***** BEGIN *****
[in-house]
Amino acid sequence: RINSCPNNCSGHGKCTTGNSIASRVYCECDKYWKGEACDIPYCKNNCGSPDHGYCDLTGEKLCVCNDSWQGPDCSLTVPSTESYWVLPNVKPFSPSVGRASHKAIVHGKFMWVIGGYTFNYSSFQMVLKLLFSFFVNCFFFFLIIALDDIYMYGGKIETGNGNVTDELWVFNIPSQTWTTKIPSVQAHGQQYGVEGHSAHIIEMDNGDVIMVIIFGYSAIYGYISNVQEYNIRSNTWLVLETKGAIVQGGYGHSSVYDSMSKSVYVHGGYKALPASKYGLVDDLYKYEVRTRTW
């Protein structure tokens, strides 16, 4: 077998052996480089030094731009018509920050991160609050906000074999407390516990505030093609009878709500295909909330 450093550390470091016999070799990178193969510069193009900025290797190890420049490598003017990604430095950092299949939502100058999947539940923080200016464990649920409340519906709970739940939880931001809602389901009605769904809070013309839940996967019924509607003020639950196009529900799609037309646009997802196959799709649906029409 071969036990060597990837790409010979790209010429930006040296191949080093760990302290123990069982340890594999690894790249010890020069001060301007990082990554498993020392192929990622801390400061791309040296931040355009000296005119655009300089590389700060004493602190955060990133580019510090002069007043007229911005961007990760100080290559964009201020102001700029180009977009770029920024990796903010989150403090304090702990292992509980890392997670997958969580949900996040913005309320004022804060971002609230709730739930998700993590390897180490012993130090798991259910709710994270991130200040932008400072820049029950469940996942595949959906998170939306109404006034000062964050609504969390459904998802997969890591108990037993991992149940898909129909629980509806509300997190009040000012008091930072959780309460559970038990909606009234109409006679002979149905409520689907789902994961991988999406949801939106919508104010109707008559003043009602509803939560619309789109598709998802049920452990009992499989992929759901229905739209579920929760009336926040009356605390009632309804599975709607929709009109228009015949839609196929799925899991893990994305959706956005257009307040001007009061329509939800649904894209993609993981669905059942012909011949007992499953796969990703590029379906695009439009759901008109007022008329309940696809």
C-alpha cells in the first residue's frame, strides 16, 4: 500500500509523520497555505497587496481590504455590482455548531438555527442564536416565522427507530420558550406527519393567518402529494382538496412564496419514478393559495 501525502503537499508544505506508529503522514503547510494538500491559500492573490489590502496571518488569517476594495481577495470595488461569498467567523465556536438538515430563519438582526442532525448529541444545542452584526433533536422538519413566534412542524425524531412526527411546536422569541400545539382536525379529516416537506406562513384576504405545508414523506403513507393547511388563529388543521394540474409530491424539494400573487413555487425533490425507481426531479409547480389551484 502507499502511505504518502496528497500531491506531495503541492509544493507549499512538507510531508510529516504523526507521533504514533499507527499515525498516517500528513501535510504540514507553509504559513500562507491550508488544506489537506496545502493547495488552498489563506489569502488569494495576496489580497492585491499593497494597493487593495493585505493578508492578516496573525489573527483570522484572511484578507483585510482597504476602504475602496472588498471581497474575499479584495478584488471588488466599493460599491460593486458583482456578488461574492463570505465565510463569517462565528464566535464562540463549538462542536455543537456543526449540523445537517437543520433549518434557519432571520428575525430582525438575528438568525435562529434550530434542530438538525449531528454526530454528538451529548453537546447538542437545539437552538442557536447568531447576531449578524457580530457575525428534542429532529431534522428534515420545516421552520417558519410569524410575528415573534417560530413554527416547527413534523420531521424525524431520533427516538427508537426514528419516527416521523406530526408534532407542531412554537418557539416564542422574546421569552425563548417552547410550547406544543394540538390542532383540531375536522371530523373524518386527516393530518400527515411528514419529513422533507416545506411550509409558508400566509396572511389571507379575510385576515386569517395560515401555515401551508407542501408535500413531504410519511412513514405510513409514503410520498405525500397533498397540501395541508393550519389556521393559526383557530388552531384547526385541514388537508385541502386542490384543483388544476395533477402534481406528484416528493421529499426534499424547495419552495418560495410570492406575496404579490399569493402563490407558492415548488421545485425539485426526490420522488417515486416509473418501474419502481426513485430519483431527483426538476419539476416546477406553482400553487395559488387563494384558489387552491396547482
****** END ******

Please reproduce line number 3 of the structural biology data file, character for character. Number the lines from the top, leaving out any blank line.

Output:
């Protein structure tokens, strides 16, 4: 077998052996480089030094731009018509920050991160609050906000074999407390516990505030093609009878709500295909909330 450093550390470091016999070799990178193969510069193009900025290797190890420049490598003017990604430095950092299949939502100058999947539940923080200016464990649920409340519906709970739940939880931001809602389901009605769904809070013309839940996967019924509607003020639950196009529900799609037309646009997802196959799709649906029409 071969036990060597990837790409010979790209010429930006040296191949080093760990302290123990069982340890594999690894790249010890020069001060301007990082990554498993020392192929990622801390400061791309040296931040355009000296005119655009300089590389700060004493602190955060990133580019510090002069007043007229911005961007990760100080290559964009201020102001700029180009977009770029920024990796903010989150403090304090702990292992509980890392997670997958969580949900996040913005309320004022804060971002609230709730739930998700993590390897180490012993130090798991259910709710994270991130200040932008400072820049029950469940996942595949959906998170939306109404006034000062964050609504969390459904998802997969890591108990037993991992149940898909129909629980509806509300997190009040000012008091930072959780309460559970038990909606009234109409006679002979149905409520689907789902994961991988999406949801939106919508104010109707008559003043009602509803939560619309789109598709998802049920452990009992499989992929759901229905739209579920929760009336926040009356605390009632309804599975709607929709009109228009015949839609196929799925899991893990994305959706956005257009307040001007009061329509939800649904894209993609993981669905059942012909011949007992499953796969990703590029379906695009439009759901008109007022008329309940696809």